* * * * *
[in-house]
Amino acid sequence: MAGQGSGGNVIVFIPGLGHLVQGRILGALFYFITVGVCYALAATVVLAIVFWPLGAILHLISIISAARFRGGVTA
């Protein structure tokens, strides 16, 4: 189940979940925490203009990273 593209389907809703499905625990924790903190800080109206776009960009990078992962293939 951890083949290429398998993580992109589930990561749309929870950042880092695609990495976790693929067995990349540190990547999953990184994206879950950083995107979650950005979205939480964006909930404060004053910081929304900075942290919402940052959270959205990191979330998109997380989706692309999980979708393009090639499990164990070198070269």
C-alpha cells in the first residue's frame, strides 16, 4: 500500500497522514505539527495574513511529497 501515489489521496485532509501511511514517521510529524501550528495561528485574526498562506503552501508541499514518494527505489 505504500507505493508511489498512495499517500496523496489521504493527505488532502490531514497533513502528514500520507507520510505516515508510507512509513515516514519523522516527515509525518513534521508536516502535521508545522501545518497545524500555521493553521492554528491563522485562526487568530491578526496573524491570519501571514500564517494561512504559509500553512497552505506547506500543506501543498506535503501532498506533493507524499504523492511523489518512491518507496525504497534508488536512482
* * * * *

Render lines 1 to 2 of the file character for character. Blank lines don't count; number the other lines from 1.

[in-house]
Amino acid sequence: MAGQGSGGNVIVFIPGLGHLVQGRILGALFYFITVGVCYALAATVVLAIVFWPLGAILHLISIISAARFRGGVTA